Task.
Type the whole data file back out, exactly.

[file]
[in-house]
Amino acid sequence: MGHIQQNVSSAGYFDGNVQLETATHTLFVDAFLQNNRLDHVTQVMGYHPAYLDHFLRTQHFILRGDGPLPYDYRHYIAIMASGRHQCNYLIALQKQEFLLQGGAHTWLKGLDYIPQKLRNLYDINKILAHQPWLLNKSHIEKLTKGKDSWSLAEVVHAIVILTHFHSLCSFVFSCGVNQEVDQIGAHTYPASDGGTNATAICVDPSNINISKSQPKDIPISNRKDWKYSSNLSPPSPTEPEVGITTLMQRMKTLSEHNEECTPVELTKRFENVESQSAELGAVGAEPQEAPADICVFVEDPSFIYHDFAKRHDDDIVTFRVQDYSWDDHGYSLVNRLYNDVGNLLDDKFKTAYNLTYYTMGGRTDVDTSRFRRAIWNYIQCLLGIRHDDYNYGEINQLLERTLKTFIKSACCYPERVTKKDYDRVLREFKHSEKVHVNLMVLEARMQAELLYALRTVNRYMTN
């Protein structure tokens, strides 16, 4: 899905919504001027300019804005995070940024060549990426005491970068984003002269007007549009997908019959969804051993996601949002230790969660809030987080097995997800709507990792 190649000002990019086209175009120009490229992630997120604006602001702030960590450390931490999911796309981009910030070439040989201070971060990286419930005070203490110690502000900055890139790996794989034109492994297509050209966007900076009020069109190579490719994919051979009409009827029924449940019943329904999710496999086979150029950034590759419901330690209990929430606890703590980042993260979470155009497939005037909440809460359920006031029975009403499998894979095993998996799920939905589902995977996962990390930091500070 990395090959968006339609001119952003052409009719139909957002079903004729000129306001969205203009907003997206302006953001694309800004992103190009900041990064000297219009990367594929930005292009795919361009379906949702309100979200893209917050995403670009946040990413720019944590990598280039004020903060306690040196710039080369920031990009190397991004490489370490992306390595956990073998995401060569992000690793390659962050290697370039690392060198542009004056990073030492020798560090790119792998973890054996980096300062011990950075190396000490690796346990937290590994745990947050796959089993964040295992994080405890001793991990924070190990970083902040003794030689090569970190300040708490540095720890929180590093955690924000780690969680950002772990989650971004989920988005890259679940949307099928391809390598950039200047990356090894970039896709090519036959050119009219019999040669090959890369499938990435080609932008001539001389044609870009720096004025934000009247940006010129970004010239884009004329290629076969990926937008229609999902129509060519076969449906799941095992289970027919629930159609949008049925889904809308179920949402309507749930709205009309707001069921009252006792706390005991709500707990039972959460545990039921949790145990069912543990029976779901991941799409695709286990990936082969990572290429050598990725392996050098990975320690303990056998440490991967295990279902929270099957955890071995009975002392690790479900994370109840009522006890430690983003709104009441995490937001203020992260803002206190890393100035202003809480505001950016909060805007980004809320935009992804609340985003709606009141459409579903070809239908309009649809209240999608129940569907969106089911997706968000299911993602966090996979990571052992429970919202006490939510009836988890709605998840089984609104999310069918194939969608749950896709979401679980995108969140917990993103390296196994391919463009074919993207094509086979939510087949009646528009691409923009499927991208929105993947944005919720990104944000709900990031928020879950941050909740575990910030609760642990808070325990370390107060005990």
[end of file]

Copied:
[in-house]
Amino acid sequence: MGHIQQNVSSAGYFDGNVQLETATHTLFVDAFLQNNRLDHVTQVMGYHPAYLDHFLRTQHFILRGDGPLPYDYRHYIAIMASGRHQCNYLIALQKQEFLLQGGAHTWLKGLDYIPQKLRNLYDINKILAHQPWLLNKSHIEKLTKGKDSWSLAEVVHAIVILTHFHSLCSFVFSCGVNQEVDQIGAHTYPASDGGTNATAICVDPSNINISKSQPKDIPISNRKDWKYSSNLSPPSPTEPEVGITTLMQRMKTLSEHNEECTPVELTKRFENVESQSAELGAVGAEPQEAPADICVFVEDPSFIYHDFAKRHDDDIVTFRVQDYSWDDHGYSLVNRLYNDVGNLLDDKFKTAYNLTYYTMGGRTDVDTSRFRRAIWNYIQCLLGIRHDDYNYGEINQLLERTLKTFIKSACCYPERVTKKDYDRVLREFKHSEKVHVNLMVLEARMQAELLYALRTVNRYMTN
């Protein structure tokens, strides 16, 4: 899905919504001027300019804005995070940024060549990426005491970068984003002269007007549009997908019959969804051993996601949002230790969660809030987080097995997800709507990792 190649000002990019086209175009120009490229992630997120604006602001702030960590450390931490999911796309981009910030070439040989201070971060990286419930005070203490110690502000900055890139790996794989034109492994297509050209966007900076009020069109190579490719994919051979009409009827029924449940019943329904999710496999086979150029950034590759419901330690209990929430606890703590980042993260979470155009497939005037909440809460359920006031029975009403499998894979095993998996799920939905589902995977996962990390930091500070 990395090959968006339609001119952003052409009719139909957002079903004729000129306001969205203009907003997206302006953001694309800004992103190009900041990064000297219009990367594929930005292009795919361009379906949702309100979200893209917050995403670009946040990413720019944590990598280039004020903060306690040196710039080369920031990009190397991004490489370490992306390595956990073998995401060569992000690793390659962050290697370039690392060198542009004056990073030492020798560090790119792998973890054996980096300062011990950075190396000490690796346990937290590994745990947050796959089993964040295992994080405890001793991990924070190990970083902040003794030689090569970190300040708490540095720890929180590093955690924000780690969680950002772990989650971004989920988005890259679940949307099928391809390598950039200047990356090894970039896709090519036959050119009219019999040669090959890369499938990435080609932008001539001389044609870009720096004025934000009247940006010129970004010239884009004329290629076969990926937008229609999902129509060519076969449906799941095992289970027919629930159609949008049925889904809308179920949402309507749930709205009309707001069921009252006792706390005991709500707990039972959460545990039921949790145990069912543990029976779901991941799409695709286990990936082969990572290429050598990725392996050098990975320690303990056998440490991967295990279902929270099957955890071995009975002392690790479900994370109840009522006890430690983003709104009441995490937001203020992260803002206190890393100035202003809480505001950016909060805007980004809320935009992804609340985003709606009141459409579903070809239908309009649809209240999608129940569907969106089911997706968000299911993602966090996979990571052992429970919202006490939510009836988890709605998840089984609104999310069918194939969608749950896709979401679980995108969140917990993103390296196994391919463009074919993207094509086979939510087949009646528009691409923009499927991208929105993947944005919720990104944000709900990031928020879950941050909740575990910030609760642990808070325990370390107060005990």